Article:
GO
Loading...

How to Recover After You've Lost Your Balance

I was leading a management workshop one day when suddenly a huge TV fell on my head.

Tightrope walker
Getty Images
Tightrope walker

It didn't just fall out of nowhere. The TV was on a tall stand, which I was moving to the side when the whole thing tipped over. Not to brag, but usually you have to be about 8 years old to pull off this trick.

The TV was heavy and knocked me to the floor. The workshop stopped for a few minutes while I dusted myself off. I felt embarrassed.

"Large objects," I remember thinking, "should never fall on your head in the middle of a workshop."

Oh well. It's easy to lose your balance—in presenting, and in life.

When presenting, some people twist themselves into a pretzel. That's not a good look—too unstable.

(Instead: stand with your feet shoulder-length apart, and your weight equally balanced. Breathe from your belly. Also, if possible, avoid head wounds.)

But even the pros fall.

Top fashion model, Jessica Stam, tripped while walking down a Paris runway. "I fell and got back up," she told the Wall Street Journal. "It happens, and it's no big deal."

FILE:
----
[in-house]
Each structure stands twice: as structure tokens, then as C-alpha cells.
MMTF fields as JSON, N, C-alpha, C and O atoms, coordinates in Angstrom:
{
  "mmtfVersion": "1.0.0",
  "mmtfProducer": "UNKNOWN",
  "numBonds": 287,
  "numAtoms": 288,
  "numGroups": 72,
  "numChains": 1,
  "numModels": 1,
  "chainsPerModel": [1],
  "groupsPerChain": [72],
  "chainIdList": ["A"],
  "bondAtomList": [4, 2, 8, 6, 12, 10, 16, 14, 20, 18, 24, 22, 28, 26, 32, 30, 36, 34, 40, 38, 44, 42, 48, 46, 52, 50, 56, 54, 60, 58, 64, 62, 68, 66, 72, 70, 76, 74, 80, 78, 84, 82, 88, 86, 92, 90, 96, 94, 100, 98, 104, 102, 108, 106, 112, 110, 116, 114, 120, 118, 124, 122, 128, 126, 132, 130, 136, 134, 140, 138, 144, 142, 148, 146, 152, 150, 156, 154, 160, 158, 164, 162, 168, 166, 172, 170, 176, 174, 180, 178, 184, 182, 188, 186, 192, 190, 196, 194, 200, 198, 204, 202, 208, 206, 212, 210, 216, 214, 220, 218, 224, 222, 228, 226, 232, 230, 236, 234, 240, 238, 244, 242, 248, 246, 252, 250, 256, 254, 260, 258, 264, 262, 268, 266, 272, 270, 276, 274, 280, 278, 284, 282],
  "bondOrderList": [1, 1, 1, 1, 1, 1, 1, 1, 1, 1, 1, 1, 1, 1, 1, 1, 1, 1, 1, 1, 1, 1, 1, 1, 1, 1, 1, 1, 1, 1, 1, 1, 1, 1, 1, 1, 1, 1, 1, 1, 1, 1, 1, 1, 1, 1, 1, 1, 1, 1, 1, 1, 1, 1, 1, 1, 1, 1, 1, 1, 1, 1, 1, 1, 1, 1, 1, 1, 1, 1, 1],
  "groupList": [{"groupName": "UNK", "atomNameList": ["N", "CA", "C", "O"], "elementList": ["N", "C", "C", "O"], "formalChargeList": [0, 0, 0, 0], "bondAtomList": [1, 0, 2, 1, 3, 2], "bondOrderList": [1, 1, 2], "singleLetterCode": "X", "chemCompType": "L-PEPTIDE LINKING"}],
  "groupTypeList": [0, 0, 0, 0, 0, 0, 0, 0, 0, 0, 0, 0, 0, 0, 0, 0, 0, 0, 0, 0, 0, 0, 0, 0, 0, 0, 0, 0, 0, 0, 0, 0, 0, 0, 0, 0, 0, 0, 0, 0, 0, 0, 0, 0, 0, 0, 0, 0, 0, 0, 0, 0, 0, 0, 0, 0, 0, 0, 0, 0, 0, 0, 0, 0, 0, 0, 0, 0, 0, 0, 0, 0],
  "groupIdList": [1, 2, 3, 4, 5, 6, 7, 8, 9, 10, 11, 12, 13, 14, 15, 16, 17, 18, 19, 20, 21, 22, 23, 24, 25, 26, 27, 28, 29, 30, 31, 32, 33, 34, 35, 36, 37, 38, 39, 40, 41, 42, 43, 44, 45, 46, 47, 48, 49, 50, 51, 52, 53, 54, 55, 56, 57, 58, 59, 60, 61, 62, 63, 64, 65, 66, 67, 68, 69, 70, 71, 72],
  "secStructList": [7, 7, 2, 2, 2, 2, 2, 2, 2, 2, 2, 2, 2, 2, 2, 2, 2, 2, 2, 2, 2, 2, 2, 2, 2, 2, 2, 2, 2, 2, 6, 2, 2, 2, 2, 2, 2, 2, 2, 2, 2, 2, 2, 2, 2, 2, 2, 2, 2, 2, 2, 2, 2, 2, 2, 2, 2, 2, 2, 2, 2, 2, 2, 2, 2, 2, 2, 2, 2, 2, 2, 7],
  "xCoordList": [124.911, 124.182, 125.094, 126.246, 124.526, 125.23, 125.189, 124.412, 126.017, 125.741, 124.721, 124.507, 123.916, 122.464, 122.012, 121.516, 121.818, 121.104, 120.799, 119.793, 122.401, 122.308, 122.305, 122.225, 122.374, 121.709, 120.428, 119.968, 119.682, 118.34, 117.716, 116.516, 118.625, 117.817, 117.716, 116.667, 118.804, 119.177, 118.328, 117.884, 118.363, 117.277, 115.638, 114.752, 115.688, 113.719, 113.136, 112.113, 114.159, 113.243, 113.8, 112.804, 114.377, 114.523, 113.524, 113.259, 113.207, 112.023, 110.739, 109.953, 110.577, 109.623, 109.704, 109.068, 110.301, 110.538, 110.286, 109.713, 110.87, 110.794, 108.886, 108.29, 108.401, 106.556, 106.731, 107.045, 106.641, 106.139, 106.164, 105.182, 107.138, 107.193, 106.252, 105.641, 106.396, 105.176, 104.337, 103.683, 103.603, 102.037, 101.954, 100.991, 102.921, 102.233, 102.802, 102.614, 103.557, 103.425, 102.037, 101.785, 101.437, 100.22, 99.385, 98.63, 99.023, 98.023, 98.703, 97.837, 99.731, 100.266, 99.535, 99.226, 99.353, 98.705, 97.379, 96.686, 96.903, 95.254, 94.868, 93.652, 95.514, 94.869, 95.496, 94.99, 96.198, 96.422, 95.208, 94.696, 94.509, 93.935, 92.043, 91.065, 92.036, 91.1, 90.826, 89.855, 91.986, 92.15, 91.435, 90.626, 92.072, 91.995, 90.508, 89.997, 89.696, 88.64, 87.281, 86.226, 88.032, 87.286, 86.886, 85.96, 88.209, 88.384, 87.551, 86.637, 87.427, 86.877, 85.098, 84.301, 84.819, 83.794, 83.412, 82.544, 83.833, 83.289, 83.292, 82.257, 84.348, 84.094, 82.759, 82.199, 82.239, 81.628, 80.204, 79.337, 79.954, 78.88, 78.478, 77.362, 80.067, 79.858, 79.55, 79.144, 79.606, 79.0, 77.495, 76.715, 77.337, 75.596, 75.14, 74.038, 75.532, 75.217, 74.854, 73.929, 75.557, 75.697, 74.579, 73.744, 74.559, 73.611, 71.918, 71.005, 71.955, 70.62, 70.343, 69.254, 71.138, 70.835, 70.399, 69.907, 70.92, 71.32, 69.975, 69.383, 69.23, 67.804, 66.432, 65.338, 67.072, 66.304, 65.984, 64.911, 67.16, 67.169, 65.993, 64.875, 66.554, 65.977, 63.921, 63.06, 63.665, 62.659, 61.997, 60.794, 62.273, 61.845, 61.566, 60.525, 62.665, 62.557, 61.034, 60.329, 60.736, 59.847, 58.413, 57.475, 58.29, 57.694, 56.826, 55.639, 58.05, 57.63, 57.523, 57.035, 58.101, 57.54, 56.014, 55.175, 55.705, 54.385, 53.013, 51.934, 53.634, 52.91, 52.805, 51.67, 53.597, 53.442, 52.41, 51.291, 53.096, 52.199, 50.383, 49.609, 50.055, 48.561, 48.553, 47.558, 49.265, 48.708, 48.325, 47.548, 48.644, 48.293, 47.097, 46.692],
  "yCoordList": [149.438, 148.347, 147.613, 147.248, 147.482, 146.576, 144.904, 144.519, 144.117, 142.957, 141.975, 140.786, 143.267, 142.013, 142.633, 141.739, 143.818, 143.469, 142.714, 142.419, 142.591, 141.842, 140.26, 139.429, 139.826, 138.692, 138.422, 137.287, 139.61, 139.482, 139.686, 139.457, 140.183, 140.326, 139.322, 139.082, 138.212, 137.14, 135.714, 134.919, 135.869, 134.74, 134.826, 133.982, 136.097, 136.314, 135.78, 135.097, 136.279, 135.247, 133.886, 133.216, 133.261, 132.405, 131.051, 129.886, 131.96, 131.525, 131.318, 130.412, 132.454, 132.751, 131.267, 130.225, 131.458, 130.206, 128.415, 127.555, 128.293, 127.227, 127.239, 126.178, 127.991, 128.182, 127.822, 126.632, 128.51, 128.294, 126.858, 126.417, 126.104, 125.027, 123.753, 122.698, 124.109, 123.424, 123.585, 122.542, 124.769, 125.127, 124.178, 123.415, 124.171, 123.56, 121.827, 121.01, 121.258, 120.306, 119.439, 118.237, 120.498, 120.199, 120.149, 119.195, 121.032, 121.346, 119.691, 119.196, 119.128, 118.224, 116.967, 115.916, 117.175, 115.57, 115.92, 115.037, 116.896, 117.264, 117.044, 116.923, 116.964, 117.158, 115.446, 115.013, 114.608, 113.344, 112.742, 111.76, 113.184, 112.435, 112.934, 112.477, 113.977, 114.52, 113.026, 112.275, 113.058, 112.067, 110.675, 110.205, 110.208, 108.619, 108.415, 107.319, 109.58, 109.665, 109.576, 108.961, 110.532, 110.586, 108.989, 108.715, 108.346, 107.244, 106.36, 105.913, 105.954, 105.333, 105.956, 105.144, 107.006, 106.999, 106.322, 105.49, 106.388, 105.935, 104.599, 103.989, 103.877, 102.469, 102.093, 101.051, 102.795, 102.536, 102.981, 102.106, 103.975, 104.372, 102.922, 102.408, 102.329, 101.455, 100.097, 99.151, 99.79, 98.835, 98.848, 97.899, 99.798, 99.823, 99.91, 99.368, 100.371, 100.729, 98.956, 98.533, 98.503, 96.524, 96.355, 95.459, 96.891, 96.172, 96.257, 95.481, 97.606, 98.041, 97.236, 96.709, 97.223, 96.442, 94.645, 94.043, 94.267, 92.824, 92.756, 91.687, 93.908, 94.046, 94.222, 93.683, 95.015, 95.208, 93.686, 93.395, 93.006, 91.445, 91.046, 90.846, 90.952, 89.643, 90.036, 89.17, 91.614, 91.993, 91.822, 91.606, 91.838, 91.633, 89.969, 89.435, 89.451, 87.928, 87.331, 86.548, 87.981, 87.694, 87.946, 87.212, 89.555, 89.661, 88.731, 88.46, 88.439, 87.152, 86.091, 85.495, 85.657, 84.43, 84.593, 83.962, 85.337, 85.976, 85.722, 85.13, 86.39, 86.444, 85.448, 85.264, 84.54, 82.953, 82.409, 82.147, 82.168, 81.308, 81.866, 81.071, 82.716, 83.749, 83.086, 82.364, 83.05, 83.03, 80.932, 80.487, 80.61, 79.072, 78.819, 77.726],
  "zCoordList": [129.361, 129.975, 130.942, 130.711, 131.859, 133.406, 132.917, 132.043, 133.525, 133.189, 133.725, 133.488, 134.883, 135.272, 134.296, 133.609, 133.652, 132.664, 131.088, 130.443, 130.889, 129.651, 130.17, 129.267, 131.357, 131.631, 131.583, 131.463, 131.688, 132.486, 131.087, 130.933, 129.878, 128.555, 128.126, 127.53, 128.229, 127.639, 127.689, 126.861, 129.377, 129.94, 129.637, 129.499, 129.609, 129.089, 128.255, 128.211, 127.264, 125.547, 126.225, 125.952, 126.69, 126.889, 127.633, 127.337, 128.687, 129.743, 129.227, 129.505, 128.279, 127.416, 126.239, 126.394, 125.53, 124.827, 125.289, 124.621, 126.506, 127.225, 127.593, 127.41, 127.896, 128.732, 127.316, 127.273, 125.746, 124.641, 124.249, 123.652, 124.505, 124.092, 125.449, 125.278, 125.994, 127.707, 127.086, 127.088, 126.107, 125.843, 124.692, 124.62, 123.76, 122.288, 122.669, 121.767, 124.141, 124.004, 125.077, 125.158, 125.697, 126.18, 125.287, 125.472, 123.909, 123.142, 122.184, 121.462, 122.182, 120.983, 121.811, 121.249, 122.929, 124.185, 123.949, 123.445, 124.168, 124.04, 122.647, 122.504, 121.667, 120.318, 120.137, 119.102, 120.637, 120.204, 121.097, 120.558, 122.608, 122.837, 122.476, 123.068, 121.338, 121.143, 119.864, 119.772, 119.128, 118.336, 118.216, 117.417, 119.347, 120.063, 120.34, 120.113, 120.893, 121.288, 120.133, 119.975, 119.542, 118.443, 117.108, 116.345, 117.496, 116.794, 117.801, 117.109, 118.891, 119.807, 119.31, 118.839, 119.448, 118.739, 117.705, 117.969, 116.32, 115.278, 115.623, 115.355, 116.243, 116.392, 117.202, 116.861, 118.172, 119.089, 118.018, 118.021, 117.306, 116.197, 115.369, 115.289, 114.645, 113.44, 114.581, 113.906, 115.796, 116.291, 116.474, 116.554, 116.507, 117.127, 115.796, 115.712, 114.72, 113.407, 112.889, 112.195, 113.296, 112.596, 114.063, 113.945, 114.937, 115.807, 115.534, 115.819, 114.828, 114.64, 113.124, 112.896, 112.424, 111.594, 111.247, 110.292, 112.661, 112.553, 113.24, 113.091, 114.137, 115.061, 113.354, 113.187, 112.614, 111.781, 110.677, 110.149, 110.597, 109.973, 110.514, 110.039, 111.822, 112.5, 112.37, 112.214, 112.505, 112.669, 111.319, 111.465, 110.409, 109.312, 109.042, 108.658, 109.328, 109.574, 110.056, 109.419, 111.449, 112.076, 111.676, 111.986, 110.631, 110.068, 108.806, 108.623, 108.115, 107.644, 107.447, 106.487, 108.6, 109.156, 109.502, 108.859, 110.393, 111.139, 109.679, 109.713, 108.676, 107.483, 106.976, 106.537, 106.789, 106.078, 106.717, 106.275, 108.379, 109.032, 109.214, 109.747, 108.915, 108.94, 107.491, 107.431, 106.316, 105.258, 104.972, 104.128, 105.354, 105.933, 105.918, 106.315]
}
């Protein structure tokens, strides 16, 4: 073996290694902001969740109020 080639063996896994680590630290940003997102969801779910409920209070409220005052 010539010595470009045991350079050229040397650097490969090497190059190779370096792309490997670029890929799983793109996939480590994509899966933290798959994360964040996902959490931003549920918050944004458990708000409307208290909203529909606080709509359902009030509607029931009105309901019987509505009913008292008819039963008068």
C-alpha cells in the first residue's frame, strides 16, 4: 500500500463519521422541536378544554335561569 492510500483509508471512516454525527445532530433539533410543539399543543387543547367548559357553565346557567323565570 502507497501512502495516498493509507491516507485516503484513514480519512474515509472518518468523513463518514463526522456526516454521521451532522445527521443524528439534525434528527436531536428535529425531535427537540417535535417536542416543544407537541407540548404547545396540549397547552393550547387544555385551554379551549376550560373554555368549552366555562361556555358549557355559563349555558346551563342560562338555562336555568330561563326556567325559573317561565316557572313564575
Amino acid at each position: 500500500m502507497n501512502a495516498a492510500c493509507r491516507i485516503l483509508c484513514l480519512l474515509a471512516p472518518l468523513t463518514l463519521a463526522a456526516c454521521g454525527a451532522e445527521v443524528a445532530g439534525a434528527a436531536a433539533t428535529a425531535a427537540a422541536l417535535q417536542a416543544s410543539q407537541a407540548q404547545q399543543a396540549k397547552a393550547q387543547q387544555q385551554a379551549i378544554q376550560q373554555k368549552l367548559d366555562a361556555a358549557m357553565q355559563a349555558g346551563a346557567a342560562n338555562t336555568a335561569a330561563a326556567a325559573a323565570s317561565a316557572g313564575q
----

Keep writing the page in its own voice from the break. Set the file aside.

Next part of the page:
Franklin Roosevelt, paralyzed from the waist down since age 39, fell while being helped to the stage at the 1936 Democratic Convention. The papers of his speech went flying.

"Clean me up," he told his aides, "and keep your feet off those damned sheets" (from "FDR," by Jean Edward Smith).

Moments later, Roosevelt was at the podium, telling a live audience of 100,000 that they had "a rendezvous with destiny."

Most hadn't noticed his stumble.

Tip: Life knocks you down. We all know that. The call is to get back up.

Best wishes for 2012—and the challenges, known and unknown, that await.

Consultant, author, speaker, and founder of express potential® (www.expresspotential.com), Paul Hellman has worked with CEOs, executives, and managers at leading companies for over 25 years to improve performance and productivity at work. His latest book is “Naked at Work: How to Stay Sane When Your Job Drives You Crazy,” and his columns have appeared in the Wall Street Journal, New York Times, Washington Post and other leading papers.

Comments? Send them to executivecareers@cnbc.com